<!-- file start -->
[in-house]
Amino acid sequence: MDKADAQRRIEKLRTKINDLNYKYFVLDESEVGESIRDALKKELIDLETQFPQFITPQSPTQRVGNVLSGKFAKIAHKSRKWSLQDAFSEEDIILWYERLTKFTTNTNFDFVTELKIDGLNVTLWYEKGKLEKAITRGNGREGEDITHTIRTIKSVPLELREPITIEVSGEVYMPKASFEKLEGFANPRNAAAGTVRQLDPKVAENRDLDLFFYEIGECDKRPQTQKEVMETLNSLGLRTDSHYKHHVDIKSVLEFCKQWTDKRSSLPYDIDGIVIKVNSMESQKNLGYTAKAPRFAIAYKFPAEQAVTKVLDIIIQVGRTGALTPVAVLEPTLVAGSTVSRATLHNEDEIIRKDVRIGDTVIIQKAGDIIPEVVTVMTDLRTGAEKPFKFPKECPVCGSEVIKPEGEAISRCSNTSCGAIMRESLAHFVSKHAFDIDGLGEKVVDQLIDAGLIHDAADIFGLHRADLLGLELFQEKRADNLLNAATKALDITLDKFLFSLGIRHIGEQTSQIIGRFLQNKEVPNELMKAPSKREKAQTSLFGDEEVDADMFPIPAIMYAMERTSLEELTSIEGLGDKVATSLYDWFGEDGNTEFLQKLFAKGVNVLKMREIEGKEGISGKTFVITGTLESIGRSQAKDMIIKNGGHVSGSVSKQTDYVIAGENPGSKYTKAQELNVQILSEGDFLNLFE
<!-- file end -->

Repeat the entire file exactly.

[in-house]
Amino acid sequence: MDKADAQRRIEKLRTKINDLNYKYFVLDESEVGESIRDALKKELIDLETQFPQFITPQSPTQRVGNVLSGKFAKIAHKSRKWSLQDAFSEEDIILWYERLTKFTTNTNFDFVTELKIDGLNVTLWYEKGKLEKAITRGNGREGEDITHTIRTIKSVPLELREPITIEVSGEVYMPKASFEKLEGFANPRNAAAGTVRQLDPKVAENRDLDLFFYEIGECDKRPQTQKEVMETLNSLGLRTDSHYKHHVDIKSVLEFCKQWTDKRSSLPYDIDGIVIKVNSMESQKNLGYTAKAPRFAIAYKFPAEQAVTKVLDIIIQVGRTGALTPVAVLEPTLVAGSTVSRATLHNEDEIIRKDVRIGDTVIIQKAGDIIPEVVTVMTDLRTGAEKPFKFPKECPVCGSEVIKPEGEAISRCSNTSCGAIMRESLAHFVSKHAFDIDGLGEKVVDQLIDAGLIHDAADIFGLHRADLLGLELFQEKRADNLLNAATKALDITLDKFLFSLGIRHIGEQTSQIIGRFLQNKEVPNELMKAPSKREKAQTSLFGDEEVDADMFPIPAIMYAMERTSLEELTSIEGLGDKVATSLYDWFGEDGNTEFLQKLFAKGVNVLKMREIEGKEGISGKTFVITGTLESIGRSQAKDMIIKNGGHVSGSVSKQTDYVIAGENPGSKYTKAQELNVQILSEGDFLNLFE